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Sunday, March 22, 2015

Poussin, Nicolas


A Dance to the Music of Time
1640
1635
oil on canvas
82.5 × 104 cm
The Wallace Collection, London, UK

Four figures, holding each other by the hand, dance in a circle, as Time plays a lyre on the right. The scene is set in the early morning, with Aurora, goddess of dawn, preceding the chariot of Apollo the sun-god in the sky behind; the Hours accompany him and he holds a ring representing the Zodiac. Today it is widely accepted that Dance to the Music of Time was meant to represent the passing of time, and the different stages of life on the rapidly revolving wheel of fortune: poverty, labor, wealth, and pleasure.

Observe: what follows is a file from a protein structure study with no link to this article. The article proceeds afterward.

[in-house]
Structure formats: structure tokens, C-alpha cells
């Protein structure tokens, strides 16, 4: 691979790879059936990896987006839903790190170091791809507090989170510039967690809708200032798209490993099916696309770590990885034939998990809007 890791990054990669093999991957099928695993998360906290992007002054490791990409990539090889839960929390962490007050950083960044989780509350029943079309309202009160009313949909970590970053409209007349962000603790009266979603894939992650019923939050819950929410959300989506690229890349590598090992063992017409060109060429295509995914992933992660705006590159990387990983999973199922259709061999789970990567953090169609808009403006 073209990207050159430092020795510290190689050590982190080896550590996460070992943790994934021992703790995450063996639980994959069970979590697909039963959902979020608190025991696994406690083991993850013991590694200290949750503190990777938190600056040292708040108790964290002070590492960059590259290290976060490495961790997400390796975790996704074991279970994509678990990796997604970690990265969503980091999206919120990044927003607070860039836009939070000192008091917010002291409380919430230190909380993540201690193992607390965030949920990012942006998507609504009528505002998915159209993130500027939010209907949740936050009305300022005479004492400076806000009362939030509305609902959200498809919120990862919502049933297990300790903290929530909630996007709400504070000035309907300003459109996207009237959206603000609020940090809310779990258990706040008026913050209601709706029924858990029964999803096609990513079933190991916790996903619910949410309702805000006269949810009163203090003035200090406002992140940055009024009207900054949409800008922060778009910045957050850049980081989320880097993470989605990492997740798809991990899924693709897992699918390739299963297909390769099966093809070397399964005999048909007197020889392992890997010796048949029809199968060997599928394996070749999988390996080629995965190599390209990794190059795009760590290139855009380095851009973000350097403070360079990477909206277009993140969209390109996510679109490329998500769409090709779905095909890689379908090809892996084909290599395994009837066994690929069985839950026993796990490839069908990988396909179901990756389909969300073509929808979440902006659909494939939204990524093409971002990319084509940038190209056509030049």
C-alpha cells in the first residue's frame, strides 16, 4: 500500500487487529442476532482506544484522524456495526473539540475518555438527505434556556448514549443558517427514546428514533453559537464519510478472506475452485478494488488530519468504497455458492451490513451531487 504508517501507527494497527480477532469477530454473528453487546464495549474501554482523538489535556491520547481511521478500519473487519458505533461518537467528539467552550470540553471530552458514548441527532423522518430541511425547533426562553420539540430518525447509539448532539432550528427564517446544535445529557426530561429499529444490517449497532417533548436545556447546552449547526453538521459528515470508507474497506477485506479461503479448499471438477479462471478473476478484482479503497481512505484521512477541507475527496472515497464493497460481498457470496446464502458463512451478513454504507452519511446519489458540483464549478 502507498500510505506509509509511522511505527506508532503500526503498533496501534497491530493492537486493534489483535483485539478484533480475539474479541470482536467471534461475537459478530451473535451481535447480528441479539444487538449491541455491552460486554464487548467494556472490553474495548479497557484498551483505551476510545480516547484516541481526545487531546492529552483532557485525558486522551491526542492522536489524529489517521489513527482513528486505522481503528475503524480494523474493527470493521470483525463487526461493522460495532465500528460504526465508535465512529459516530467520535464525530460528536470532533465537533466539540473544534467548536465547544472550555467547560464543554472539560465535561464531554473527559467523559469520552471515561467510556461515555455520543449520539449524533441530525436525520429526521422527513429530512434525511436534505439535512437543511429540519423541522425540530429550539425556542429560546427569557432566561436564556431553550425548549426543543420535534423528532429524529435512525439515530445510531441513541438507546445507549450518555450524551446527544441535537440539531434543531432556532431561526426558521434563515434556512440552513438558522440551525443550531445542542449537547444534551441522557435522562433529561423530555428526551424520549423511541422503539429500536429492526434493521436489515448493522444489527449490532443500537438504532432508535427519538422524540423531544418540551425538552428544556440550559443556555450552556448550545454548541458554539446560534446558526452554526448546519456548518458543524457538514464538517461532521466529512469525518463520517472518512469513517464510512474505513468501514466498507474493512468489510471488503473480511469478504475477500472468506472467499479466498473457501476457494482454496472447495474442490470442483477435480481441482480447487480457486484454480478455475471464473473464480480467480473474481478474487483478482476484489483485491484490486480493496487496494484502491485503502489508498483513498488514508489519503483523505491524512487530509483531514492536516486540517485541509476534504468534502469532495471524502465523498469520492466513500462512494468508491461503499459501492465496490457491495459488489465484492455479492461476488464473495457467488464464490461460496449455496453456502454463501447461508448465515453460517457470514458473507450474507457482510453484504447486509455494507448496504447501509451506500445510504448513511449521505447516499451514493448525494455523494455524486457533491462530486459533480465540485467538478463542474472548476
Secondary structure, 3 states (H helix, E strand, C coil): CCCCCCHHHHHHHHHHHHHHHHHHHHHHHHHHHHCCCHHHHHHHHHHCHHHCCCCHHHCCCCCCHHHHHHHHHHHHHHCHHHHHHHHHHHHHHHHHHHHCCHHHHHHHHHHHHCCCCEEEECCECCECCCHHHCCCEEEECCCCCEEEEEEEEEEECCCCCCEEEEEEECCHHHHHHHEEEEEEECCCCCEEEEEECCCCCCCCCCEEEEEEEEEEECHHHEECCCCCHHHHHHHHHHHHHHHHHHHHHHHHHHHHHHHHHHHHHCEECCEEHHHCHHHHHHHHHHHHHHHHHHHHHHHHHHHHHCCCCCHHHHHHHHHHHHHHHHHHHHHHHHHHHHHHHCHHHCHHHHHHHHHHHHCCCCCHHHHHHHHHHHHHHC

Nicolas Poussin (1594-1665), the greatest French artist of the 17th century, is considered one of the founders of European classicism, a movement in art, based on antique and Renaissance heritage.
He spent most of his working life in Rome, except for a short period when Cardinal Richelieu ordered him back to France to serve as First Painter to the King, Louis XIV.

Poussin's work predominantly features clarity, logic, and order, and favors line over color. His paintings had a profound influence on many later artists, in particular such classical and classicizing painters as Paul Cezanne, and Pablo Picasso.